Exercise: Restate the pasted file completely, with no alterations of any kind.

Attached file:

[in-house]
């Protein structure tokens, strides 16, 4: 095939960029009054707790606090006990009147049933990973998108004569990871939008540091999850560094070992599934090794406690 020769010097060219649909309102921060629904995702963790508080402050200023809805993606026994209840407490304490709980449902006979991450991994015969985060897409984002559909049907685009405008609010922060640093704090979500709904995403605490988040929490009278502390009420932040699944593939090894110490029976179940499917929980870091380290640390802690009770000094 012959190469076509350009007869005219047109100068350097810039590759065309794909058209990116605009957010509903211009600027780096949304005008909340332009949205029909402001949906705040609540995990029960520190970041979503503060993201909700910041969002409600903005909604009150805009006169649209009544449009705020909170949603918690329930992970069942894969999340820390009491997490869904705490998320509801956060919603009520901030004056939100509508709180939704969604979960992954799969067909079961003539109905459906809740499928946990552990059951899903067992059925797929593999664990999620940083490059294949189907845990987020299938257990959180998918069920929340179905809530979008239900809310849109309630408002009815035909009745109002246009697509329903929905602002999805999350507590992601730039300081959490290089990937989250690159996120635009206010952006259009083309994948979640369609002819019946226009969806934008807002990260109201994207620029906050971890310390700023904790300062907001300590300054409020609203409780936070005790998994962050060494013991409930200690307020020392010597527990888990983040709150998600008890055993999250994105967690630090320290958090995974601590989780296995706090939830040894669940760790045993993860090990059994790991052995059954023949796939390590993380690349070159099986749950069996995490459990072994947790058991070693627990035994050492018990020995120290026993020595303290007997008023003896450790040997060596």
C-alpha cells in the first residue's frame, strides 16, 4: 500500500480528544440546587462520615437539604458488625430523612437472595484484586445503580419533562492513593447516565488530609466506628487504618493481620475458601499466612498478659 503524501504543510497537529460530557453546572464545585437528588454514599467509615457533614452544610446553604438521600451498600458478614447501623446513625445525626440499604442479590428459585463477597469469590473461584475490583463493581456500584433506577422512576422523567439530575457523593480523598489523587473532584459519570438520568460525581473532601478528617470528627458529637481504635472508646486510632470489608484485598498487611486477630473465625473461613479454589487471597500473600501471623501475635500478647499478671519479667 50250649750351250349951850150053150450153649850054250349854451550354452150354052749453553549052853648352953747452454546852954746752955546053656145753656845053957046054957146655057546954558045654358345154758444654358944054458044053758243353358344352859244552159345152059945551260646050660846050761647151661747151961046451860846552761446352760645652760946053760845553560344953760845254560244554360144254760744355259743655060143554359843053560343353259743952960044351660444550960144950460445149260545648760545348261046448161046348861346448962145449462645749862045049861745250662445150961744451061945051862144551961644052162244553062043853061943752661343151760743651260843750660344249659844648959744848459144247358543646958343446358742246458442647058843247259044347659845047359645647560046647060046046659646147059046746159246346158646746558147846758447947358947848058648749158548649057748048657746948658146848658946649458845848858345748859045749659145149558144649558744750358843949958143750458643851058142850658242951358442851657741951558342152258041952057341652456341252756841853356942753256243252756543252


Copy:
[in-house]
């Protein structure tokens, strides 16, 4: 095939960029009054707790606090006990009147049933990973998108004569990871939008540091999850560094070992599934090794406690 020769010097060219649909309102921060629904995702963790508080402050200023809805993606026994209840407490304490709980449902006979991450991994015969985060897409984002559909049907685009405008609010922060640093704090979500709904995403605490988040929490009278502390009420932040699944593939090894110490029976179940499917929980870091380290640390802690009770000094 012959190469076509350009007869005219047109100068350097810039590759065309794909058209990116605009957010509903211009600027780096949304005008909340332009949205029909402001949906705040609540995990029960520190970041979503503060993201909700910041969002409600903005909604009150805009006169649209009544449009705020909170949603918690329930992970069942894969999340820390009491997490869904705490998320509801956060919603009520901030004056939100509508709180939704969604979960992954799969067909079961003539109905459906809740499928946990552990059951899903067992059925797929593999664990999620940083490059294949189907845990987020299938257990959180998918069920929340179905809530979008239900809310849109309630408002009815035909009745109002246009697509329903929905602002999805999350507590992601730039300081959490290089990937989250690159996120635009206010952006259009083309994948979640369609002819019946226009969806934008807002990260109201994207620029906050971890310390700023904790300062907001300590300054409020609203409780936070005790998994962050060494013991409930200690307020020392010597527990888990983040709150998600008890055993999250994105967690630090320290958090995974601590989780296995706090939830040894669940760790045993993860090990059994790991052995059954023949796939390590993380690349070159099986749950069996995490459990072994947790058991070693627990035994050492018990020995120290026993020595303290007997008023003896450790040997060596």
C-alpha cells in the first residue's frame, strides 16, 4: 500500500480528544440546587462520615437539604458488625430523612437472595484484586445503580419533562492513593447516565488530609466506628487504618493481620475458601499466612498478659 503524501504543510497537529460530557453546572464545585437528588454514599467509615457533614452544610446553604438521600451498600458478614447501623446513625445525626440499604442479590428459585463477597469469590473461584475490583463493581456500584433506577422512576422523567439530575457523593480523598489523587473532584459519570438520568460525581473532601478528617470528627458529637481504635472508646486510632470489608484485598498487611486477630473465625473461613479454589487471597500473600501471623501475635500478647499478671519479667 50250649750351250349951850150053150450153649850054250349854451550354452150354052749453553549052853648352953747452454546852954746752955546053656145753656845053957046054957146655057546954558045654358345154758444654358944054458044053758243353358344352859244552159345152059945551260646050660846050761647151661747151961046451860846552761446352760645652760946053760845553560344953760845254560244554360144254760744355259743655060143554359843053560343353259743952960044351660444550960144950460445149260545648760545348261046448161046348861346448962145449462645749862045049861745250662445150961744451061945051862144551961644052162244553062043853061943752661343151760743651260843750660344249659844648959744848459144247358543646958343446358742246458442647058843247259044347659845047359645647560046647060046046659646147059046746159246346158646746558147846758447947358947848058648749158548649057748048657746948658146848658946649458845848858345748859045749659145149558144649558744750358843949958143750458643851058142850658242951358442851657741951558342152258041952057341652456341252756841853356942753256243252756543252